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Filtering by Tag: Love Simon

My Thoughts on "Love, Simon" + Insight In To My Own Coming Out Story

David Ruff


"Love, Simon" is the latest teen romantic comedy in theaters now. The only difference about this rom-com is that the protagonist is gay. The movie is a coming of age and coming out movie, as Simon, a senior in high school, slowly is opening up about his sexuality to his friends, family, and school. There is an anonymous gay teen at Simon's school with whom he connects with and falls in love with via e-mail. The only catch is that they don't know each other's identity. Simon tries to unravel the identity of "Blue", while hoping his own sexuality doesn't get revealed to his hyper-heterosexual high school. With many internal and external obstacles, "Love, Simon", exemplifies a less than ordinary coming out and first love story. And yes, there is a happy sappy, kleenex-worthy ending.


Now, more than ever there is more LGBTQ representation in film, TV, and media. The past 10 years or so, LGBTQ characters and their love stories have been intertwined into popularized media like Grey's Anatomy, but never as the main love story being portrayed. "Love, Simon" is a fresh perspective on your favorite boy meets girl high school gooey love story, but now it is boy meets boy. 


The societal goal of  "Love, Simon" was amazing. It is really the first movie (that isn't an Indie movie like Call Me By Your Name) where a gay love story is "the norm". I loved the fact that this is real life, that I can sit in a movie theater and watch a gay protagonist. The feeling is indescribable when you see a boy kiss a boy on the big screen, like butterflies - but in a good way. I am only sixteen, but the rest of my childhood, growing up, was watching my favorite classic 90s movies like "When Harry Met Sally" and "Pretty Woman", although I could never look up at the TV and aspire to have that love story. "Love, Simon" provides a sense of comfort that future generations of pre-teens and teens can see a gay love story and not think it is disgraceful or wrong. Love is love, and it should be that simple.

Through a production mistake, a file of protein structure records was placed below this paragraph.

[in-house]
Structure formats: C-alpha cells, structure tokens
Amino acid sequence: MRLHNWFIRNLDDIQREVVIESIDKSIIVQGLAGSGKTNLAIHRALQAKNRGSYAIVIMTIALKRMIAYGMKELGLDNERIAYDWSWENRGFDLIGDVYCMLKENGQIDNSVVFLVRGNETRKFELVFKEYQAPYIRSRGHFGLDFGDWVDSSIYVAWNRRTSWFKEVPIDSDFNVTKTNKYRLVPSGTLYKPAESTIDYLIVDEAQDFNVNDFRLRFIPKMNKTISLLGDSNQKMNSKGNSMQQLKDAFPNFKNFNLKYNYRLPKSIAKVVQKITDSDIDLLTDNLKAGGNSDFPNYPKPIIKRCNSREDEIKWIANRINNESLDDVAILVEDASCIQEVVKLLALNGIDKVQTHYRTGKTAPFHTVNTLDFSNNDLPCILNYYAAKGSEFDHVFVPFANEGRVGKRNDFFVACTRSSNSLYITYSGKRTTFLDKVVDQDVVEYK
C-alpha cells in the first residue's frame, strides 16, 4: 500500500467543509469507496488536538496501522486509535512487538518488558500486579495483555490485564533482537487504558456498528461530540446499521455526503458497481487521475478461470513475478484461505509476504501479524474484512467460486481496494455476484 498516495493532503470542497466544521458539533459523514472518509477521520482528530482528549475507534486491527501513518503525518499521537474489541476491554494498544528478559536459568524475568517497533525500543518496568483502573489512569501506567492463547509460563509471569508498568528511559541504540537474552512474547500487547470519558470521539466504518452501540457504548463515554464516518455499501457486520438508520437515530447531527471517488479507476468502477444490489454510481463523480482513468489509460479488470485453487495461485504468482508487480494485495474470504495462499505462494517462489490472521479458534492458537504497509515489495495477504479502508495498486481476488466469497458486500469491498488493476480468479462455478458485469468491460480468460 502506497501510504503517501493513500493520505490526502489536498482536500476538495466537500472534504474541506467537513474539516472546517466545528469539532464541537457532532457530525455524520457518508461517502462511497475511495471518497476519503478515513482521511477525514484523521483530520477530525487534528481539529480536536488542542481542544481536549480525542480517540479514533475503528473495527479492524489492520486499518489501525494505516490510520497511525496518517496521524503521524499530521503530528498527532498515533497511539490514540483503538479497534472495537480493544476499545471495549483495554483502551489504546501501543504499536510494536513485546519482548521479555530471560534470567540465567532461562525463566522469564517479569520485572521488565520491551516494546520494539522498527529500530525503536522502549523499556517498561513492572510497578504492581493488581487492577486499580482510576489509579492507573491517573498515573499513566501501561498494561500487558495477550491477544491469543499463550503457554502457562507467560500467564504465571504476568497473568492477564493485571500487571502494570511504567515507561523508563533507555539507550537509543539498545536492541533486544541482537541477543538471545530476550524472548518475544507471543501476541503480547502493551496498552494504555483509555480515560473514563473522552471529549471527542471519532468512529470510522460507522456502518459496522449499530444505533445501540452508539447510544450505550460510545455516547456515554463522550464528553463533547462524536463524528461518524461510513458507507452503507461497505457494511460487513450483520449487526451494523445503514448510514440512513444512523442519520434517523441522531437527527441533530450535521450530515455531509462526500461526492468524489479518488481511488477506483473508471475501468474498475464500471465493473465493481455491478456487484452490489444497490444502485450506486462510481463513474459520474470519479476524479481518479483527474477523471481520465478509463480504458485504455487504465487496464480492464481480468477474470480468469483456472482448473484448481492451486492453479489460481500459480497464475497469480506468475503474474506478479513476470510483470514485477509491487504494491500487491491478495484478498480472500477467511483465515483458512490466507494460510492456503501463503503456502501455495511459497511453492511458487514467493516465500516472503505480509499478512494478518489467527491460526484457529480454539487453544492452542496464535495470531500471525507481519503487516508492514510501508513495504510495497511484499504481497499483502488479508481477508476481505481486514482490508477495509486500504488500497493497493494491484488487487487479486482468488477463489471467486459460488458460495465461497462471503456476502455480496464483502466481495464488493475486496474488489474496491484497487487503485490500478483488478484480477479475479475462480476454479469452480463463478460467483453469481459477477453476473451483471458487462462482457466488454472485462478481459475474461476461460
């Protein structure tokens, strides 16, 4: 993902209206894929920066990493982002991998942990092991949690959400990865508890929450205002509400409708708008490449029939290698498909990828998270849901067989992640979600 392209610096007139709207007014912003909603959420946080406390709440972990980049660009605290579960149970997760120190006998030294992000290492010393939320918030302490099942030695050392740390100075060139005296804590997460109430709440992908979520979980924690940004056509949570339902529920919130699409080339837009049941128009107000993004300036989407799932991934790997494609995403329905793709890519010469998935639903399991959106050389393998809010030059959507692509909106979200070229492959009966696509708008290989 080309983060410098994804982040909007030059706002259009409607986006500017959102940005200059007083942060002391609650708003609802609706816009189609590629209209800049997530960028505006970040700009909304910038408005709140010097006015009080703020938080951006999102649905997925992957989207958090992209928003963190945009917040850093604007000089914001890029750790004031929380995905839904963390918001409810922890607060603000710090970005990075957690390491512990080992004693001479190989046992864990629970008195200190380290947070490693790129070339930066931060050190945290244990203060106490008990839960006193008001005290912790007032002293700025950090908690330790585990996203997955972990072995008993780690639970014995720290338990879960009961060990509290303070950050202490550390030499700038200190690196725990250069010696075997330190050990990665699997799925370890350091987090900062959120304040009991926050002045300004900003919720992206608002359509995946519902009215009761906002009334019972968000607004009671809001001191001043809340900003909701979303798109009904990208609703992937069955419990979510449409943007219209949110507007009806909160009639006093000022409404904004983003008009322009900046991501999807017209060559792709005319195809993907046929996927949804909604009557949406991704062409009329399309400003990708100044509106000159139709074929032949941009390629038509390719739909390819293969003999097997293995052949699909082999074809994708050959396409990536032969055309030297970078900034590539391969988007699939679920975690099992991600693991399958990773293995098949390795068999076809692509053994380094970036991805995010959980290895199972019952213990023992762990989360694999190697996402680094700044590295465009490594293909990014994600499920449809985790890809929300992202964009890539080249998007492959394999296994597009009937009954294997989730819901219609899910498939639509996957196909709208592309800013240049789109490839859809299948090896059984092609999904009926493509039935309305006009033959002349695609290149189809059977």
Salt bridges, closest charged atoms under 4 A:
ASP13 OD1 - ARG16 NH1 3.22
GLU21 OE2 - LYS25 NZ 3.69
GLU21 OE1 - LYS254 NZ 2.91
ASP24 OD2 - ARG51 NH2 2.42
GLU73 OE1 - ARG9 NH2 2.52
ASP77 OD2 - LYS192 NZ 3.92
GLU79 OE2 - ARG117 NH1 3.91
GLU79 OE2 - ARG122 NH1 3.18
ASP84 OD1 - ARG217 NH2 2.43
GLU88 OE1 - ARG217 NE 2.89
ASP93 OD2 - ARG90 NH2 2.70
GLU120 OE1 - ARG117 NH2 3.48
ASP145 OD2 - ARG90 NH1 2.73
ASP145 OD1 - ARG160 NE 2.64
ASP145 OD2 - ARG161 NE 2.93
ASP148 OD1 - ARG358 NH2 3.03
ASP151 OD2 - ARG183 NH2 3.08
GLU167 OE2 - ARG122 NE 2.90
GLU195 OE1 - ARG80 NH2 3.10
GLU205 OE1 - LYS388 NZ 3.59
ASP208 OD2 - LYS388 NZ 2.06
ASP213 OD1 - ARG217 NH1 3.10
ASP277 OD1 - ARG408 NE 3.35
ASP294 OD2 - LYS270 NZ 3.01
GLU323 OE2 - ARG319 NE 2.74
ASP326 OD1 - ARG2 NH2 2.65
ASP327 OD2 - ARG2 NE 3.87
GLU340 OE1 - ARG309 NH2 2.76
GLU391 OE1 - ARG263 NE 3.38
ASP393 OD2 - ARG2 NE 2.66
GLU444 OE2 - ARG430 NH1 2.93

However, "Love, Simon" isn't my ideal representation of a coming out story. Without spoiling the storyline, Simon was put in the position to chose either his friendships or his sexuality. The writers made it seem like being gay in 2018 limited you to only keeping your sexuality to yourself and that your support system of friends and family wouldn't be of any help. Even though it comes full circle by the end of the film (and Simon learns that mostly everyone is supportive of his relationship), the way they made Simon sacrifice friendships in order to maintain his secret love story, and how he was outed left a bad taste in my mouth. Coming out is a hard thing to do, even today, trust me I've been there. The first person I came out to was my best friend Victoria, and I knew when I was ready that my friends and family were the ones I could count on. Everything from my first crush to kiss was intimate, and I wouldn't have it any other way - but that is a story for another blog post. 

Anyways, the thing about the movie that I didn't like was that they made Simon's coming out everyone's business, where it should have been a bittersweet moment of intimacy, not his childhood burden. 


Although I did not like how Simon was outed, the message behind the film and what it means for our society is something that I am extremely happy about. This movie is not only a movie, it is an experience and part of the history of LBTQ media movements. I enjoyed the film a lot, the guy Simon falls in love with is a total hottie, and his first kiss is actual #goals. So unless you are homophobic (which I highly doubt any of my readers are because I am clearly gay AF), I definitely suggest that you purchase a ticket and go with your friends and family because films like these are not going away anytime soon.